In the patient group (16 patients) surveyed by Grunebaum et al., the average satisfaction at the time of the survey was over 4.5 [45] . The patient group (82 patients) treated by Roy et al., assessed the aesthetic result three and six months after the implantation with an average score of 4.6 [46] . From the patient group of Sadick et al., 41 of 113 treated patients valued the aesthetic result three months after implantation with 4.6 and six months after implantation with 4.8 [47] .

From the total of 609 patients treated by Jansen and Graivier, 155 participated in the survey six months following the implantation and 112 participated in the survey after 12 - 24 months [9] . Six months after implantation, 89% of the surveyed patients stated that they would undergo another treatment [9] . 12 - 24 months after the augmentation treatment, 69% of the patients stated that they are satisfied with the result, 24% were dissatisfied with the result, whereby the main reason was the short duration of the esthetic effect [9] .

3.2.3. Expert Evaluation of CaHA

The therapists used the global aesthetic improvement score (GAIS) [38] in addition to the LRS [27] in order to assess the degree of aesthetic result. Table 7 summarizes the results of the expert evaluation after an augmenta

Table 6. CaHA application and implantation techniques.

Table 7. Expert Evaluation of CaHA.

tion treatment with CaHA.

3.2.4. Side Effects of CaHA

Table 8 provides an overview of the documented side effects in the reviewed studies.

3.2.5. Therapy Nodules and Granuloma Formation after CaHA Treatment

There is also not a clear regimen for the treatment of nodules and granuloma following an augmentation treatment with CaHA. In a large portion of the studies, steroids were applied into the lesion [9] [46] [47] . In another portion, the nodules were either removed surgically with a needle or by skin incision [25] [37] .

3.2.6. Rare Side Effects of CaHA

Because of the deep implantation, there is the risk of an embolization of a blood vessel by the implant. In one case published by Tracy et al., a 41-year-old patient had following a CaHA augmentation of the melolabial fold initially a change in color of the left nostril and later a tissue necrosis caused by the occlusion of the blood supplying vessel [50] .

3.3. Comparison of the Most Important Characteristics

An overview of the most important characteristics of both fillers is given in Table 9.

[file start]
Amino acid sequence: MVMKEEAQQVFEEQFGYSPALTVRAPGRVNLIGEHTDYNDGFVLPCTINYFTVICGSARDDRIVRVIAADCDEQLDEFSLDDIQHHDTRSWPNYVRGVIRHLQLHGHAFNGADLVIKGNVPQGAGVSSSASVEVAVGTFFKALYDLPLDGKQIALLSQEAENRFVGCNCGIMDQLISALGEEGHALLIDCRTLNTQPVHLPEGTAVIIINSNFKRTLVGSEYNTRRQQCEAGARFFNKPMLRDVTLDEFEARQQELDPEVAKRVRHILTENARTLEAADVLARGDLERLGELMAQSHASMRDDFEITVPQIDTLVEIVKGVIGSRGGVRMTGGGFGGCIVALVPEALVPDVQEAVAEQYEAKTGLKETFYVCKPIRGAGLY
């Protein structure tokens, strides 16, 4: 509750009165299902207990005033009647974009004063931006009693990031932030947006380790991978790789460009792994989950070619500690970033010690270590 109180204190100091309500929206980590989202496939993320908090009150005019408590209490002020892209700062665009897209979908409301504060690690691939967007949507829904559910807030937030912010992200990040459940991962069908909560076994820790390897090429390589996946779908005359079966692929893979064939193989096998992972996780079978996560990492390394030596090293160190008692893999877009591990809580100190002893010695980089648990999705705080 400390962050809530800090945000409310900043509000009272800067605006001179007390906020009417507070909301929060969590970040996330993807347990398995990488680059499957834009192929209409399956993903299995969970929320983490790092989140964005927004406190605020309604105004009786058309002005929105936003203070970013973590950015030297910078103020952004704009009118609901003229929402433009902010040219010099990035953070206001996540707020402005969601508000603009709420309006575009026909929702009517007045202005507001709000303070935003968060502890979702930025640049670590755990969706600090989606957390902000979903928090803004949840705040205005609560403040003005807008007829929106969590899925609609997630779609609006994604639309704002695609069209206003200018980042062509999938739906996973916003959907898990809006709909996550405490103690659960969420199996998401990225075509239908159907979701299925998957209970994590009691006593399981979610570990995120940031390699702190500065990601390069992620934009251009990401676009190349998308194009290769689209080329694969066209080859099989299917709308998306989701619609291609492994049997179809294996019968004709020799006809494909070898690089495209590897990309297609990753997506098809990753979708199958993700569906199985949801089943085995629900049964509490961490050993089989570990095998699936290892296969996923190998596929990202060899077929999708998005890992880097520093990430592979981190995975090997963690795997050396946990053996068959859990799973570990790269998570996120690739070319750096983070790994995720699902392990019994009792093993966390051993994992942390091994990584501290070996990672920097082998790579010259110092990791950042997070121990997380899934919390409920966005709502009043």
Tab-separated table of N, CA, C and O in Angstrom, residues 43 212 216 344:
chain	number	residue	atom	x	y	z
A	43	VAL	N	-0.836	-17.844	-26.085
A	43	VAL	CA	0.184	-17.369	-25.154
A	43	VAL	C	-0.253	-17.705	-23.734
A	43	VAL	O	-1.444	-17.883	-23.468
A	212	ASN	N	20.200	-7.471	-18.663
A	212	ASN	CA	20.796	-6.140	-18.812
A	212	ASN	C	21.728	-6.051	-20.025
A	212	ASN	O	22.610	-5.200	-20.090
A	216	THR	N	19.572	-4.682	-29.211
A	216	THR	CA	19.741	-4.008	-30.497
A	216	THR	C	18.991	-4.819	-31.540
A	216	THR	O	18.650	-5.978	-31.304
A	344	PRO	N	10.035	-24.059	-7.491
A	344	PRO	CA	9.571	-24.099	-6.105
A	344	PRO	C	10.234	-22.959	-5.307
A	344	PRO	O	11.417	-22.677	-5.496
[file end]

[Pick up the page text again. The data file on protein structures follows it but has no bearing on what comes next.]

4. Summary

Can semi-permanent fillers be compared based on the current study or data situation?

Despite the similar modes of action of PLLA and CaHA, there is currently no study, which compares these fillers. However, based on the comprehensive data situation, both substances can be compared. Overall, more than 3500 patients received PLLA treatment and more than 2600 patients were treated with CaHA in these studies. The follow-up periods, which are available, are up to 36 months for both substances.

Because the studies showed significant differences in terms of sizes, implantation techniques, time of the survey, it must be considered in the review of the results and it must be seen as limitation with regard to the assessment of these results.

Table 8. Side effects of CaHA.

*Formation of nodules exclusively after augmentation of lips.

Table 9. Important characteristics of PLLA and CaHA.

Do these semi-permanent fillers meet the purpose in the area of wrinkle augmentation as promised by the manufacturer?

According to the study results, both semi-permanent fillers are superbly suited for augmentation of very deep wrinkles, particularly in the area of the lower half of the face. However, in direct comparison, with PLLA the result can only be noticed after several weeks but the aesthetic result lasts significantly longer. In contrast, the aesthetic result of CaHA is immediately visible but it does not last as long.

How do the semi-permanent fillers differ in their preparation and implantation? What substances are more user-friendly?

As opposed to CaHA, which comes in pre-filled syringes, PLLA must be suspended in water prior to the planned implantation. Because a biofilm surrounding the implant may be the possible cause for the later formation of granuloma, the preparation process of PLLA may be a potential source of bacterial contamination. During the implantation of CaHA, no such prior preparation of the filler is required, which can be seen as a significant advantage of CaHA compared to PLLA.